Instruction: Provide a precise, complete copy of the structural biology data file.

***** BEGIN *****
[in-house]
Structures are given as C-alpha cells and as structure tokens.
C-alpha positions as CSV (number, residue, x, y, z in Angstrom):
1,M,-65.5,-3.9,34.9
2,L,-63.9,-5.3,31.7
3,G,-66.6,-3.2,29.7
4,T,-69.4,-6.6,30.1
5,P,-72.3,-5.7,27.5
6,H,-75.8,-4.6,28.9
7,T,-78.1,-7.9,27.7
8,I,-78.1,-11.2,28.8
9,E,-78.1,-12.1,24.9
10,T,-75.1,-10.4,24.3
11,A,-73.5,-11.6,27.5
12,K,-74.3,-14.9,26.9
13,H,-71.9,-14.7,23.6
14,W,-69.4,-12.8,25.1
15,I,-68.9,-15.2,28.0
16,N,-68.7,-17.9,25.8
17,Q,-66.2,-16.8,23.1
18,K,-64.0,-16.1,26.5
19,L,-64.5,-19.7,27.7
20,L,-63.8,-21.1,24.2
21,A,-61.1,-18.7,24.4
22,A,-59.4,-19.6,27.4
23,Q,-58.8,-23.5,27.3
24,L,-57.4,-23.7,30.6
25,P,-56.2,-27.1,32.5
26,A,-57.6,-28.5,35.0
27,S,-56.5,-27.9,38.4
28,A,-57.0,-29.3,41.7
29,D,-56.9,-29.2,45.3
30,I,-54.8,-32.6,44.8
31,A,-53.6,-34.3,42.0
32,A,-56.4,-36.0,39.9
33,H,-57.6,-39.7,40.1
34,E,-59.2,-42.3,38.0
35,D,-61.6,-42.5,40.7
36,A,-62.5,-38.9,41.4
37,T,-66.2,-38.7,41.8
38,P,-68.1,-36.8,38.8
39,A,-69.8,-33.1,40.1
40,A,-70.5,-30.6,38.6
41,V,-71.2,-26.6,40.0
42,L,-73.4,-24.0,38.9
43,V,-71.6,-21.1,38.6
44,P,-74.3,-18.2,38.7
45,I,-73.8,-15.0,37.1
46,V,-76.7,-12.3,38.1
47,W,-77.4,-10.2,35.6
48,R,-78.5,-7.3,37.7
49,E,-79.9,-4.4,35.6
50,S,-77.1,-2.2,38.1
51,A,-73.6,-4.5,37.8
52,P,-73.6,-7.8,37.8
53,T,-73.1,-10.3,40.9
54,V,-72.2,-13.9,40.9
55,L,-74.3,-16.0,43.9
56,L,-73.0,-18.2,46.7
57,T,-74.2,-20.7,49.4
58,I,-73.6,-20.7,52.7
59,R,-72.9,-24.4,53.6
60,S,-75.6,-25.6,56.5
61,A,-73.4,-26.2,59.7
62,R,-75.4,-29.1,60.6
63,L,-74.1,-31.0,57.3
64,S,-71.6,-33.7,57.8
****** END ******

[in-house]
Structures are given as C-alpha cells and as structure tokens.
C-alpha positions as CSV (number, residue, x, y, z in Angstrom):
1,M,-65.5,-3.9,34.9
2,L,-63.9,-5.3,31.7
3,G,-66.6,-3.2,29.7
4,T,-69.4,-6.6,30.1
5,P,-72.3,-5.7,27.5
6,H,-75.8,-4.6,28.9
7,T,-78.1,-7.9,27.7
8,I,-78.1,-11.2,28.8
9,E,-78.1,-12.1,24.9
10,T,-75.1,-10.4,24.3
11,A,-73.5,-11.6,27.5
12,K,-74.3,-14.9,26.9
13,H,-71.9,-14.7,23.6
14,W,-69.4,-12.8,25.1
15,I,-68.9,-15.2,28.0
16,N,-68.7,-17.9,25.8
17,Q,-66.2,-16.8,23.1
18,K,-64.0,-16.1,26.5
19,L,-64.5,-19.7,27.7
20,L,-63.8,-21.1,24.2
21,A,-61.1,-18.7,24.4
22,A,-59.4,-19.6,27.4
23,Q,-58.8,-23.5,27.3
24,L,-57.4,-23.7,30.6
25,P,-56.2,-27.1,32.5
26,A,-57.6,-28.5,35.0
27,S,-56.5,-27.9,38.4
28,A,-57.0,-29.3,41.7
29,D,-56.9,-29.2,45.3
30,I,-54.8,-32.6,44.8
31,A,-53.6,-34.3,42.0
32,A,-56.4,-36.0,39.9
33,H,-57.6,-39.7,40.1
34,E,-59.2,-42.3,38.0
35,D,-61.6,-42.5,40.7
36,A,-62.5,-38.9,41.4
37,T,-66.2,-38.7,41.8
38,P,-68.1,-36.8,38.8
39,A,-69.8,-33.1,40.1
40,A,-70.5,-30.6,38.6
41,V,-71.2,-26.6,40.0
42,L,-73.4,-24.0,38.9
43,V,-71.6,-21.1,38.6
44,P,-74.3,-18.2,38.7
45,I,-73.8,-15.0,37.1
46,V,-76.7,-12.3,38.1
47,W,-77.4,-10.2,35.6
48,R,-78.5,-7.3,37.7
49,E,-79.9,-4.4,35.6
50,S,-77.1,-2.2,38.1
51,A,-73.6,-4.5,37.8
52,P,-73.6,-7.8,37.8
53,T,-73.1,-10.3,40.9
54,V,-72.2,-13.9,40.9
55,L,-74.3,-16.0,43.9
56,L,-73.0,-18.2,46.7
57,T,-74.2,-20.7,49.4
58,I,-73.6,-20.7,52.7
59,R,-72.9,-24.4,53.6
60,S,-75.6,-25.6,56.5
61,A,-73.4,-26.2,59.7
62,R,-75.4,-29.1,60.6
63,L,-74.1,-31.0,57.3
64,S,-71.6,-33.7,57.8